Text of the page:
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Taking potshots at vaccines

Glenn Ellis | 4/12/2019, 6 a.m.
Measles cases have cropped up across 12 states over the last 10 weeks, nearly two decades since the highly contagious ...

Glenn Ellis

Glenn Ellis

Measles cases have cropped up across 12 states over the last 10 weeks, nearly two decades since the highly contagious disease was said to be eradicated in the United States.

Temple University in Philadelphia has reported more than 100 cases of mumps in an outbreak, and more cases are spreading across the Philadelphia region.

Regrettably, I believe we are at the tip of the iceberg, thanks to the enormous amount of false and misleading information from the anti-vaccine movement.

Vaccines are one of the most successful programs in modern health care, reducing, and in some cases even eliminating, serious infectious diseases. Public support for the vaccination program remains strong, especially in the United States, where vaccination rates are currently at an all-time high of more than 95 percent of the population.  

Yet, despite a long history of safety and effectiveness, vaccines always have had their critics. Some parents and a tiny fringe of doctors question whether vaccinating children is worth what they perceive as the risks. In recent years, the anti-vaccination movement, largely based on poor science and fear-mongering, has become more vocal and even hostile.

In January alone, measles outbreaks were confirmed in 10 states — California, Colorado, Connecticut, Georgia, Illinois, New Jersey, New York, Oregon, Texas and Washington, according to the U.S. Centers for Disease Control and Prevention.

Of course, vaccines are not without risk — no medical intervention is — although the benefits far outweigh those risks.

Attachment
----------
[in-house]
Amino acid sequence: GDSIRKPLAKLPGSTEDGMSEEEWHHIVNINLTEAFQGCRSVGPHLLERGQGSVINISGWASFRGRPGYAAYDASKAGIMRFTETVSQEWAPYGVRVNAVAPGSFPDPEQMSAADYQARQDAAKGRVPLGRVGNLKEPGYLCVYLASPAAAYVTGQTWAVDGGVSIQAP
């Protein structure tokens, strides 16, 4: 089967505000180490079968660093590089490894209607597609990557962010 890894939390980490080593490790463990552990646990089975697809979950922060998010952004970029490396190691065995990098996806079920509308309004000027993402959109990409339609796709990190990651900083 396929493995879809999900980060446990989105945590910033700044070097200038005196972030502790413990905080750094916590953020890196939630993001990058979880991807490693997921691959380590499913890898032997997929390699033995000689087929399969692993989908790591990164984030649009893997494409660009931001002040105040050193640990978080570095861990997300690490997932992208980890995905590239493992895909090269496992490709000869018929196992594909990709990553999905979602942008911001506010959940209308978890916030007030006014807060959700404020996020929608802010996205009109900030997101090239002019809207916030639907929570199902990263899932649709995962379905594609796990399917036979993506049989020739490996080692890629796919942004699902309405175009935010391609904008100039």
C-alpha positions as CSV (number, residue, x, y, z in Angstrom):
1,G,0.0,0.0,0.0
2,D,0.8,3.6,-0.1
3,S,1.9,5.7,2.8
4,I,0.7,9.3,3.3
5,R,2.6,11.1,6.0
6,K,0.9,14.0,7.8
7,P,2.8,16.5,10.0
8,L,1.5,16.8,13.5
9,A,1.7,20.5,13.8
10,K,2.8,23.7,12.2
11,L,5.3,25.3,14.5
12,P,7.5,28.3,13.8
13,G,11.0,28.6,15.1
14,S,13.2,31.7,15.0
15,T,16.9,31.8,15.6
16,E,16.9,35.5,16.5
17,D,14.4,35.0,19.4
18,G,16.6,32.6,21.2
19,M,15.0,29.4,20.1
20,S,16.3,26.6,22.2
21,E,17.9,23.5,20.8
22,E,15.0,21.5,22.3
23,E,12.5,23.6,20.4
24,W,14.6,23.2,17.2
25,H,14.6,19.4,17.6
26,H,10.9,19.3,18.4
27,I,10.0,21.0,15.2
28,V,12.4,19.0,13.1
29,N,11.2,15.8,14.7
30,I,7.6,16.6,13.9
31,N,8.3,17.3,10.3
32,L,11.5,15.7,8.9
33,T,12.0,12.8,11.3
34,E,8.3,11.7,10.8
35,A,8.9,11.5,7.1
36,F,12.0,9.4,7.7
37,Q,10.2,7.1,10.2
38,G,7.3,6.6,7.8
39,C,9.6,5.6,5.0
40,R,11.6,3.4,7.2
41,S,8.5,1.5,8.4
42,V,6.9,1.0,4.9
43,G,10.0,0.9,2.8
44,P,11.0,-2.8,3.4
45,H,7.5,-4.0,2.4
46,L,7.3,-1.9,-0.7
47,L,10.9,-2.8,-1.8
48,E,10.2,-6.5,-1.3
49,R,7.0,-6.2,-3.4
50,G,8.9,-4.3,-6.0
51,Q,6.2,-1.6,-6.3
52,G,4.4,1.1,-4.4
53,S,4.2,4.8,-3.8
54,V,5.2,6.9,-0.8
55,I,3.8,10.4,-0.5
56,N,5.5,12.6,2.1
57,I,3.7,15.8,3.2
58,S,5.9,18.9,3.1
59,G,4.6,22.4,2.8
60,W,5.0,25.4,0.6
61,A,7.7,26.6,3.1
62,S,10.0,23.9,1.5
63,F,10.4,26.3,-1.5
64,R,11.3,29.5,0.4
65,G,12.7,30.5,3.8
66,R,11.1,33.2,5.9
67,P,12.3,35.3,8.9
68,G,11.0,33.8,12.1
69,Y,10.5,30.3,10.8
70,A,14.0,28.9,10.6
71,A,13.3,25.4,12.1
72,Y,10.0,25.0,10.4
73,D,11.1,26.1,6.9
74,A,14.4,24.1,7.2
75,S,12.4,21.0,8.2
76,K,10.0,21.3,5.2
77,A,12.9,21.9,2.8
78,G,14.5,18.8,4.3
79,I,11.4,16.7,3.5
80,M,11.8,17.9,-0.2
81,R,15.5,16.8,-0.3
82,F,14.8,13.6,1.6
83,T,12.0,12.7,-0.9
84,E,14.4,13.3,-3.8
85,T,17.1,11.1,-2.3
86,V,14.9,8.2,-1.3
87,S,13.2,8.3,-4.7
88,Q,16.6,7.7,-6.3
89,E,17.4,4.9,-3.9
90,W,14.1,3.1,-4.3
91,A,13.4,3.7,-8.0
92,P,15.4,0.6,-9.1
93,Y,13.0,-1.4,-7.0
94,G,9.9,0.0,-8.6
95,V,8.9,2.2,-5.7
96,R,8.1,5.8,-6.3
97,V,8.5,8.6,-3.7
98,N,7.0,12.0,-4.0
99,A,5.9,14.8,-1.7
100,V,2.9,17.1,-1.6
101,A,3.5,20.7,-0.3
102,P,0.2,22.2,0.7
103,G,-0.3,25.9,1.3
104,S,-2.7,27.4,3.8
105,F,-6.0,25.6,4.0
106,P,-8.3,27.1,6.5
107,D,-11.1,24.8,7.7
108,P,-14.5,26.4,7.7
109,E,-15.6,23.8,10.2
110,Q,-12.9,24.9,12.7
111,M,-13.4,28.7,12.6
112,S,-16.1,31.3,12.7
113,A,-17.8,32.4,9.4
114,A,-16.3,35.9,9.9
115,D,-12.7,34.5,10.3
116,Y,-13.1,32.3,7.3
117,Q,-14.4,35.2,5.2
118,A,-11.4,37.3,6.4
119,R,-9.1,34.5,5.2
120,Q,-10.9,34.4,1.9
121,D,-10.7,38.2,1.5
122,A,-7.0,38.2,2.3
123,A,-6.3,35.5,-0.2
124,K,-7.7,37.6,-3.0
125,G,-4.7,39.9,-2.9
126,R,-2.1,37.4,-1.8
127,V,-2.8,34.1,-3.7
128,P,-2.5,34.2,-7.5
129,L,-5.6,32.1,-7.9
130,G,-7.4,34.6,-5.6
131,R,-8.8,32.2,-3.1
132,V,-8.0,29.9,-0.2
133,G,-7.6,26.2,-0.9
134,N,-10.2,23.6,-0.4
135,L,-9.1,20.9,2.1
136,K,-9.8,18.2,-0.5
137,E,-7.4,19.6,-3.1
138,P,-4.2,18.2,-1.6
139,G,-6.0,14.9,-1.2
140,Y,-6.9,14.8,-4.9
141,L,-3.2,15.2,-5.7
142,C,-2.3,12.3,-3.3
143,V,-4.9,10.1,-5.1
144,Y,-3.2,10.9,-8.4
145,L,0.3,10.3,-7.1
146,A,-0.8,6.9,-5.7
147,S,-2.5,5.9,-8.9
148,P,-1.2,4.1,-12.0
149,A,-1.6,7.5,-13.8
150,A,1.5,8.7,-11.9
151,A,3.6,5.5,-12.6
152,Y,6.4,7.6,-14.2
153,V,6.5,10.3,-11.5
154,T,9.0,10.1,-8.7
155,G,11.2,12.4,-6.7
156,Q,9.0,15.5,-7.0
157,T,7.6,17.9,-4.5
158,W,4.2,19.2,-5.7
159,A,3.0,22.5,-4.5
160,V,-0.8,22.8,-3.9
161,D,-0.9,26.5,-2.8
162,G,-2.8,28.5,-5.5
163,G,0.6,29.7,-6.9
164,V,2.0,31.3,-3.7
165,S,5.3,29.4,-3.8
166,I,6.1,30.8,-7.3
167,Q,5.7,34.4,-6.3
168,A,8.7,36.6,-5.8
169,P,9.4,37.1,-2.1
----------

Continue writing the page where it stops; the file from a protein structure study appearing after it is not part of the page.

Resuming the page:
In 1998, researcher Andrew Wakefield and some of his colleagues published a study in the prestigious English medical journal Lancet that claimed to show a connection between the measles/mumps/rubella vaccine, or MMR, and autism.

Subsequent to the seminal article in Lancet, many follow-up studies were performed testing the autism-MMR vaccine correlation. As the follow-up studies began to be published, however, it became increasingly clear that there was no link between MMR and autism. For example, a study in the British Medical Journal found that autism rates continued to climb in areas where MMR vaccination rates were not increasing. Another study found no association with MMR and autism or gastrointestinal disorders. Other studies showed no difference in the diagnosis rate of autism either before or after the MMR vaccine was administered, or between vaccinated and unvaccinated children. Most recently, a study found no decrease in autism rates following removal of the MMR vaccine in Japan.

In 2001, the Institute of Medicine reviewed all of the MMR-autism data available and concluded there was no association and essentially closed the case — a conclusion confirmed by still later studies.

If Dr. Wakefield had simply been wrong in his preliminary findings, he would be innocent of any wrongdoing. Scientists are not faulted if their early findings are not later replicated. However in May 2004, 10 of Dr. Wakefield’s co-authors on his original paper withdrew their support for its conclusions. The editors of Lancet also announced they withdrew their endorsement of the paper (the first time in almost 200 years) and cited as part of the reason an undisclosed potential conflict of interest for Dr. Wakefield, namely that at the time of his article’s publication he was conducting research for a group of parents of autistic children seeking to sue for damages from MMR vaccine producers.